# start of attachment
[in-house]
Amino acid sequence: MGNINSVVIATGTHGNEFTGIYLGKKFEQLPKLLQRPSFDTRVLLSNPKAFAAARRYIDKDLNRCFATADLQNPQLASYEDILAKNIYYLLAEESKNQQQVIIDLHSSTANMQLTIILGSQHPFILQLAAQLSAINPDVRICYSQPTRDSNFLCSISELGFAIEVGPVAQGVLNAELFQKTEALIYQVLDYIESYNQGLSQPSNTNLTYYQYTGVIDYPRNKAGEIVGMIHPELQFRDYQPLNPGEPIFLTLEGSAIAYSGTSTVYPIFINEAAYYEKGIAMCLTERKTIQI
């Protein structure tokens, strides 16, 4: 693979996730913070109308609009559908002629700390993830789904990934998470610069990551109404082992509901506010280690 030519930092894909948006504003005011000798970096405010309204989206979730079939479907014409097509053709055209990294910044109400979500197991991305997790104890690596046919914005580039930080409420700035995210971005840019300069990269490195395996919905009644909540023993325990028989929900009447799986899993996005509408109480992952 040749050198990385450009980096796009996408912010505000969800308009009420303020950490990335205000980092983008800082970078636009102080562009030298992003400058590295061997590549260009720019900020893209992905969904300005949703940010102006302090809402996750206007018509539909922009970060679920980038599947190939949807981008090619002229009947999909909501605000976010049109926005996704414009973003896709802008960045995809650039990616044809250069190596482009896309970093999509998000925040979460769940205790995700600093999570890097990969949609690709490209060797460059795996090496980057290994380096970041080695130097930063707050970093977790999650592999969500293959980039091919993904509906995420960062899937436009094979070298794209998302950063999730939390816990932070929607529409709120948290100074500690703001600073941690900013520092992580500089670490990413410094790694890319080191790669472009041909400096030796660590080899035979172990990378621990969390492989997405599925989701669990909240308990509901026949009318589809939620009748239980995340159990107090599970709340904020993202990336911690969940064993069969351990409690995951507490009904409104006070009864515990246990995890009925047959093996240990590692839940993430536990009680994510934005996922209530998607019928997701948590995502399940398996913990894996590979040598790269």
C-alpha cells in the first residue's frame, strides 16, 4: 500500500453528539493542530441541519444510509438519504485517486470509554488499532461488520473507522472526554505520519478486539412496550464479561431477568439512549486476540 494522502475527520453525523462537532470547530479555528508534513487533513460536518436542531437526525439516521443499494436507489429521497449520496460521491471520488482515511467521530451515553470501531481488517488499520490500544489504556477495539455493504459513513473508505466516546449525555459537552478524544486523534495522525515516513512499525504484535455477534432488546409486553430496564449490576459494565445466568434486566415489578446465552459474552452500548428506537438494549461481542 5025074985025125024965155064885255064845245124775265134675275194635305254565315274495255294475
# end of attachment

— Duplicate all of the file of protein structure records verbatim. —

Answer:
[in-house]
Amino acid sequence: MGNINSVVIATGTHGNEFTGIYLGKKFEQLPKLLQRPSFDTRVLLSNPKAFAAARRYIDKDLNRCFATADLQNPQLASYEDILAKNIYYLLAEESKNQQQVIIDLHSSTANMQLTIILGSQHPFILQLAAQLSAINPDVRICYSQPTRDSNFLCSISELGFAIEVGPVAQGVLNAELFQKTEALIYQVLDYIESYNQGLSQPSNTNLTYYQYTGVIDYPRNKAGEIVGMIHPELQFRDYQPLNPGEPIFLTLEGSAIAYSGTSTVYPIFINEAAYYEKGIAMCLTERKTIQI
């Protein structure tokens, strides 16, 4: 693979996730913070109308609009559908002629700390993830789904990934998470610069990551109404082992509901506010280690 030519930092894909948006504003005011000798970096405010309204989206979730079939479907014409097509053709055209990294910044109400979500197991991305997790104890690596046919914005580039930080409420700035995210971005840019300069990269490195395996919905009644909540023993325990028989929900009447799986899993996005509408109480992952 040749050198990385450009980096796009996408912010505000969800308009009420303020950490990335205000980092983008800082970078636009102080562009030298992003400058590295061997590549260009720019900020893209992905969904300005949703940010102006302090809402996750206007018509539909922009970060679920980038599947190939949807981008090619002229009947999909909501605000976010049109926005996704414009973003896709802008960045995809650039990616044809250069190596482009896309970093999509998000925040979460769940205790995700600093999570890097990969949609690709490209060797460059795996090496980057290994380096970041080695130097930063707050970093977790999650592999969500293959980039091919993904509906995420960062899937436009094979070298794209998302950063999730939390816990932070929607529409709120948290100074500690703001600073941690900013520092992580500089670490990413410094790694890319080191790669472009041909400096030796660590080899035979172990990378621990969390492989997405599925989701669990909240308990509901026949009318589809939620009748239980995340159990107090599970709340904020993202990336911690969940064993069969351990409690995951507490009904409104006070009864515990246990995890009925047959093996240990590692839940993430536990009680994510934005996922209530998607019928997701948590995502399940398996913990894996590979040598790269």
C-alpha cells in the first residue's frame, strides 16, 4: 500500500453528539493542530441541519444510509438519504485517486470509554488499532461488520473507522472526554505520519478486539412496550464479561431477568439512549486476540 494522502475527520453525523462537532470547530479555528508534513487533513460536518436542531437526525439516521443499494436507489429521497449520496460521491471520488482515511467521530451515553470501531481488517488499520490500544489504556477495539455493504459513513473508505466516546449525555459537552478524544486523534495522525515516513512499525504484535455477534432488546409486553430496564449490576459494565445466568434486566415489578446465552459474552452500548428506537438494549461481542 5025074985025125024965155064885255064845245124775265134675275194635305254565315274495255294475